Yet that is our true desire, and with this faith we proceed along a mysterious path. Now and again we earn a revelation of just how we may serve this end, but mostly we go in darkness and uncertainty. Our Ecstasies point the way, but the terrain is twisted into a maze, with no direct path. Our morals and our ethics, traditional or ad hoc, must guide us where illumination is lacking. Our progress seems as slow as our lives seem fast, and there are always those who would force the issue and speed us headlong to the brink; a danger to themselves and others.
A danger most of all to God.
For our failure will be Godís failure, and Creation may yet climax not with the transformation of Matter into Spirit, but in final dissolution, each shattered particle adrift, alone, inviolate: never to be reunited.

How far is it?
From here to the Apocalypse.
From here to Paradise.
As far as forever, as far away as the gods we only imagine.
As close to us as death is every day.
As close as we hold what we love.

We will achieve it.
Near or far, we will find the right way.
I say this in faith, but also in knowledge, or whatever sort of knowing I have gained by everything that I have seen and lived. I know it by every pattern of my mind and heart that finds harmony with a pattern larger than myself.
Laugh with me,
for the whole World is a disaster, and one more cannot defeat us.
Let it teach us the better way.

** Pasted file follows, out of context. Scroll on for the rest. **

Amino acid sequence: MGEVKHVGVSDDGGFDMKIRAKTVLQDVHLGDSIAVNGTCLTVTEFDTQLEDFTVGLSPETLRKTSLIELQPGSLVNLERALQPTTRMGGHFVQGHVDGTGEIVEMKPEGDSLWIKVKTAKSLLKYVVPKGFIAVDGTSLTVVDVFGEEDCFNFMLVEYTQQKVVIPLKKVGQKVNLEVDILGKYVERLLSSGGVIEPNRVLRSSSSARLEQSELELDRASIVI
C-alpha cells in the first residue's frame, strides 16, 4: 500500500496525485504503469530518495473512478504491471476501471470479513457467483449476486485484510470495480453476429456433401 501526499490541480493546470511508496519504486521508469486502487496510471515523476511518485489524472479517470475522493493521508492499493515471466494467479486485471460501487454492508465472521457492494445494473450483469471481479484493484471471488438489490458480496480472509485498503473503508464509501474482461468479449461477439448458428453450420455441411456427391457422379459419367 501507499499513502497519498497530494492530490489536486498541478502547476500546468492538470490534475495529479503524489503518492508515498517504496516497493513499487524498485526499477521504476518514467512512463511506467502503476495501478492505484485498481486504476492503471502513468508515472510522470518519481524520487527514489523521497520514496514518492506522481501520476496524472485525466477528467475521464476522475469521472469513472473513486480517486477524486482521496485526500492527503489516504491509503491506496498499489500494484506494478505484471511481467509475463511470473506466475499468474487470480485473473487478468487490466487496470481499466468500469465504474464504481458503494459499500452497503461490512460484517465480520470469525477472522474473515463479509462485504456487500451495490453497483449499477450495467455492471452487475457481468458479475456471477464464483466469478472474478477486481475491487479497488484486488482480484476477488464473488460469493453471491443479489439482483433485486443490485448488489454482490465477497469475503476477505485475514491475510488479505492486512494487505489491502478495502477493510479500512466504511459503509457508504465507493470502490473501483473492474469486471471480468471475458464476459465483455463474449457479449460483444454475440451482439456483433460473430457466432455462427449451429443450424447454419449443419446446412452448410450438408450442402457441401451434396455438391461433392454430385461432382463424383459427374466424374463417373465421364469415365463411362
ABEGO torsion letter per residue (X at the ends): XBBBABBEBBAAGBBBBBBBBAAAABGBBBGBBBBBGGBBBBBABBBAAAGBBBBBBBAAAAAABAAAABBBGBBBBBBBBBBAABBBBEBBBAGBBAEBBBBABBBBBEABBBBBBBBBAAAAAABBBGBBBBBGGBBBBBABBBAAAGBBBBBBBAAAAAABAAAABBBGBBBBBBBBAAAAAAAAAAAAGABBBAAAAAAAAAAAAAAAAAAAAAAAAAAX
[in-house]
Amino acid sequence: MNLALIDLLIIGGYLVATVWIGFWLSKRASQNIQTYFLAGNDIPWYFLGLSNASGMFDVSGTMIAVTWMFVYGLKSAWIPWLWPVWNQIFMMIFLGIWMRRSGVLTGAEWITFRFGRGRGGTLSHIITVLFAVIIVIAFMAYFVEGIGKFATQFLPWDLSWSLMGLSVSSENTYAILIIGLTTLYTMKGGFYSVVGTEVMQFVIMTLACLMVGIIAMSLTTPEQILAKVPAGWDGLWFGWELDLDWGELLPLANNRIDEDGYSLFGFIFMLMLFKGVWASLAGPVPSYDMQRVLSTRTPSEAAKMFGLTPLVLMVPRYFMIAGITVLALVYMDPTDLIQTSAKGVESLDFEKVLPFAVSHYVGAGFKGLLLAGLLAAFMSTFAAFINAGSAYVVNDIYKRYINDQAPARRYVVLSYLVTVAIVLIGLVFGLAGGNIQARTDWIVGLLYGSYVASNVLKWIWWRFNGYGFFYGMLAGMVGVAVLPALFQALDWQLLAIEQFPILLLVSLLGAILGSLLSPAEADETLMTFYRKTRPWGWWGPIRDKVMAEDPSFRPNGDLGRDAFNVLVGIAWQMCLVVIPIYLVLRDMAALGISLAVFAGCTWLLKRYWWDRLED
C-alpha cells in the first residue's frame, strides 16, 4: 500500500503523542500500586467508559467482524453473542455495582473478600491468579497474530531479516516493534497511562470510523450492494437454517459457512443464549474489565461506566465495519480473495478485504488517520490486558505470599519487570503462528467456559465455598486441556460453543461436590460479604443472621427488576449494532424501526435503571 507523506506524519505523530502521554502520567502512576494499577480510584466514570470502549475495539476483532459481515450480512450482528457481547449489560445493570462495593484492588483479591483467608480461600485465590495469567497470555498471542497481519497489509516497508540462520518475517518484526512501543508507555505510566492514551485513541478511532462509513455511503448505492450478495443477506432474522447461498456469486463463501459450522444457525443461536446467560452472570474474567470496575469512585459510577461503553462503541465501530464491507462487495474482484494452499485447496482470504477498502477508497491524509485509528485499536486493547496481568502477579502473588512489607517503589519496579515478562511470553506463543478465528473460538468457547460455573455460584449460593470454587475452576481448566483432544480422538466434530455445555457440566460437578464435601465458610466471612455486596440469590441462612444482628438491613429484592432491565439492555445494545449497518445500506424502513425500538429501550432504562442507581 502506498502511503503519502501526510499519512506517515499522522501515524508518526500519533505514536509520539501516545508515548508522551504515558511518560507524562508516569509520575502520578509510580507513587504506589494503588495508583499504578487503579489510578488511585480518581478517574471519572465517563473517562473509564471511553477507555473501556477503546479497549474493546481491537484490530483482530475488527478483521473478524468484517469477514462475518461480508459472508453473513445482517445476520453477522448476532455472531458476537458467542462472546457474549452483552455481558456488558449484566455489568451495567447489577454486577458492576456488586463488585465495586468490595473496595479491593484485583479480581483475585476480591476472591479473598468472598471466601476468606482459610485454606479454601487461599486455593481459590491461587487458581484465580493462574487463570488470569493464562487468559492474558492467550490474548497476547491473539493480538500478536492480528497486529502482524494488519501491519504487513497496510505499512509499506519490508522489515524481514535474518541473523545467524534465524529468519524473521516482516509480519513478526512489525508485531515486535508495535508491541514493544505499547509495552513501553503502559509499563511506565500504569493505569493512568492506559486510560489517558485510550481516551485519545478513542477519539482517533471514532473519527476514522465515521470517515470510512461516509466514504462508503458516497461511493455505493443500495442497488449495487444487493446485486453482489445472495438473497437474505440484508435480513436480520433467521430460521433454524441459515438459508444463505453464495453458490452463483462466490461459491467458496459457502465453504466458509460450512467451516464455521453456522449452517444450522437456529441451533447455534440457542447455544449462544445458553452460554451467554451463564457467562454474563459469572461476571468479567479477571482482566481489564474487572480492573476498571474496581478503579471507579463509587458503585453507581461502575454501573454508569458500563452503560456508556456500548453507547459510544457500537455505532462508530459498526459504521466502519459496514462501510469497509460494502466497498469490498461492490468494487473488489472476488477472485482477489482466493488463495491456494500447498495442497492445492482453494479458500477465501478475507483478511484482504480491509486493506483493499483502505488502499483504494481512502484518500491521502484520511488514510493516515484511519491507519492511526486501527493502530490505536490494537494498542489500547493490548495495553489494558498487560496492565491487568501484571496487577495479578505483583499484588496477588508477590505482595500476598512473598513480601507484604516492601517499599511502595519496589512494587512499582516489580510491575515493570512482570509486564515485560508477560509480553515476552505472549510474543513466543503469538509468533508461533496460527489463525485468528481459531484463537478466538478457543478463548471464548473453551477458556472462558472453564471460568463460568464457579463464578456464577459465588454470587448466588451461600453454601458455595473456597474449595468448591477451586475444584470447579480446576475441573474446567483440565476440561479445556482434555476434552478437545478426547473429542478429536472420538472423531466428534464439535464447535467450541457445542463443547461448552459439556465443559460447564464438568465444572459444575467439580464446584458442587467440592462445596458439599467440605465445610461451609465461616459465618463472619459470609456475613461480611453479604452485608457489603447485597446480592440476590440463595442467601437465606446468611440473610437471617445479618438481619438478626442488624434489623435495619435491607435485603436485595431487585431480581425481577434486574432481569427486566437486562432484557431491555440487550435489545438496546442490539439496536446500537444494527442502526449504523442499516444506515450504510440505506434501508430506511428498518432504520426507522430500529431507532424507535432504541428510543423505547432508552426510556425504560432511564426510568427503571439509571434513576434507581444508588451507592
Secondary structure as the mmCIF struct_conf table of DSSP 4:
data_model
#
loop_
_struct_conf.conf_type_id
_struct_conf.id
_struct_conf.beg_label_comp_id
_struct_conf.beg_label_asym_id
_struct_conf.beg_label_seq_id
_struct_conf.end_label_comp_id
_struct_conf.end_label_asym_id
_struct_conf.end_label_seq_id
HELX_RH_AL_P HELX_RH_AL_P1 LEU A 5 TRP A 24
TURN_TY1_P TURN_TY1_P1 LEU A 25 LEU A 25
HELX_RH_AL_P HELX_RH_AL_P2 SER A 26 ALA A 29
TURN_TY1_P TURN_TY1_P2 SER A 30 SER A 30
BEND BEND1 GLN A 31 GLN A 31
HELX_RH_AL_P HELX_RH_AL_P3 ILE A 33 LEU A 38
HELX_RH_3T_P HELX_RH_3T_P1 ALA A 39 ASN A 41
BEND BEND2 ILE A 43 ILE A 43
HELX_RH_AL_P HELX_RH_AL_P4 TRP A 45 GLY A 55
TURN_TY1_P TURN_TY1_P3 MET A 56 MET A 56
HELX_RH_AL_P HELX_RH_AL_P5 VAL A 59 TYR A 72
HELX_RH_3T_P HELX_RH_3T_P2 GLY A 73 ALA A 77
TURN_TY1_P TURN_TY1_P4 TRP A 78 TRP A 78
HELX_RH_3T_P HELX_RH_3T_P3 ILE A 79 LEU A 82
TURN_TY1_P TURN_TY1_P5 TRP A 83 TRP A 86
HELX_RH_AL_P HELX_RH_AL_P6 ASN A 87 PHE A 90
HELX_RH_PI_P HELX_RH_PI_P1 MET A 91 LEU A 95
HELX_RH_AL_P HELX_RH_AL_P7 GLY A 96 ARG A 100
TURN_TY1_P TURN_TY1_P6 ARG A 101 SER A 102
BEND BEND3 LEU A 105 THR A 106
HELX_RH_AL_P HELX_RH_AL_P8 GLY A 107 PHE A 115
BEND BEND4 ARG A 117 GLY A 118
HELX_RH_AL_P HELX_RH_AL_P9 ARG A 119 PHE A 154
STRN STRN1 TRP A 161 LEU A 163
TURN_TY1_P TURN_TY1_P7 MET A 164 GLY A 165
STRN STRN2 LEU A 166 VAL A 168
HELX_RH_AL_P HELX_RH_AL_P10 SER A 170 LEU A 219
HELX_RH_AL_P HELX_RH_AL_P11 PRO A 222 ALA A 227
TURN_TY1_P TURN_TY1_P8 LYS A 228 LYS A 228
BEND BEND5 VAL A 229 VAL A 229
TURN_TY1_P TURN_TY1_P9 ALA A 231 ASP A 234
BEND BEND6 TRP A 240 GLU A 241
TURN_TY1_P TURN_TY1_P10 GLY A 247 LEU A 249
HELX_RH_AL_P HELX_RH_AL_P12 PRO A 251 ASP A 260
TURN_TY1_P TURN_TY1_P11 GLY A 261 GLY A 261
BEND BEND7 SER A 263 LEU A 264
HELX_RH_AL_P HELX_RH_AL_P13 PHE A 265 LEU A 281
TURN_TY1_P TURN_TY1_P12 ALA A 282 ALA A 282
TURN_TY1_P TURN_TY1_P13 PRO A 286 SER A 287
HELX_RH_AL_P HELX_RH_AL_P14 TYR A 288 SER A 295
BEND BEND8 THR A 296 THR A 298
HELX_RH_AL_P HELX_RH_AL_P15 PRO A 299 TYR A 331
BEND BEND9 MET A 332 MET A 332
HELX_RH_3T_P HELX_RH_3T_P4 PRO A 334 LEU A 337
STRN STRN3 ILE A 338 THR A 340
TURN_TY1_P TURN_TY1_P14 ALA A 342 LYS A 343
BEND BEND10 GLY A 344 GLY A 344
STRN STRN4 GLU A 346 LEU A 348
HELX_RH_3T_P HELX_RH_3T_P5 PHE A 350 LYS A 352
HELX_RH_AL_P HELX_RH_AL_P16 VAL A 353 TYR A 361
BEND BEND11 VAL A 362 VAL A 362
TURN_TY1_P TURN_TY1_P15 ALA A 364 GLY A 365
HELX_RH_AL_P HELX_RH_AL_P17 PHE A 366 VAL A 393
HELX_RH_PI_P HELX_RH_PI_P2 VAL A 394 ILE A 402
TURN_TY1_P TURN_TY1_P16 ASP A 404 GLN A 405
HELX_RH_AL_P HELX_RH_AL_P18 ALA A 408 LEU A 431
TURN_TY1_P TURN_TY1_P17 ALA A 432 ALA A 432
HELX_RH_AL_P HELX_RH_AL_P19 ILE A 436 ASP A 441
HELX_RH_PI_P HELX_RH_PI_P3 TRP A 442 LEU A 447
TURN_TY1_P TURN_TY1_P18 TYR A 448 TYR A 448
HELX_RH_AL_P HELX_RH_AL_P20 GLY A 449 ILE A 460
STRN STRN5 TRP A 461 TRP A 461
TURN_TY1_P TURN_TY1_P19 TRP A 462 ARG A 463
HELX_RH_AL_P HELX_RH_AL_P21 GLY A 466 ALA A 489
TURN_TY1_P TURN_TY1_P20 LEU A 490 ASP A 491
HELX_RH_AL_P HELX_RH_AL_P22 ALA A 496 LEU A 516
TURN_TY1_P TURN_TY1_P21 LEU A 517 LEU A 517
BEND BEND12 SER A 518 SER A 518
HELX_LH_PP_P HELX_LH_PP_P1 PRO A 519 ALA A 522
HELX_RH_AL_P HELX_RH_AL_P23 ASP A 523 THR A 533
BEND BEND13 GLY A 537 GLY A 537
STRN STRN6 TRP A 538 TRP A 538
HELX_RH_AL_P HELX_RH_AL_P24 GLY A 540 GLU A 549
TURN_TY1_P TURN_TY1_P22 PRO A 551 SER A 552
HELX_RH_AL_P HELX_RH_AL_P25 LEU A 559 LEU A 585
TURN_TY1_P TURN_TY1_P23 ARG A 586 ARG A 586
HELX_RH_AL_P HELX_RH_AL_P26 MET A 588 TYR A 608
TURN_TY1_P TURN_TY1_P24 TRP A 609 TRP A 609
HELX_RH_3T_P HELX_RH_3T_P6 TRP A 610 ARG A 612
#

Cry with me.
We will only win by knowing better.
And by acting better than we have.

That we can do this, I have no doubt, for we house a sacred force. We have seen it in the selfless sacrifices. We have seen it in the will to persevere. It is the same force that weathers Winterís wasteland, then blooms again in Spring. Our Summer slain, still it ripples in the Autumn leaves. And if the billows of red, yellow, and orange that will unfold amid the green should recall a vision of terror, we will know better.
We will be better.
Pray with me.

A wonderful season, the Fall.


September 3, 2001

Laborious Days

Not working is one of those things that makes Humans different. Weíve accrued leisure enough to skew our schedules. The End-of-Summer Holiday marks the passing of an indolent season for some, but Iíve been working overtime; too pressed to write much, or even visit the Arboretum with the frequency Iíd wish.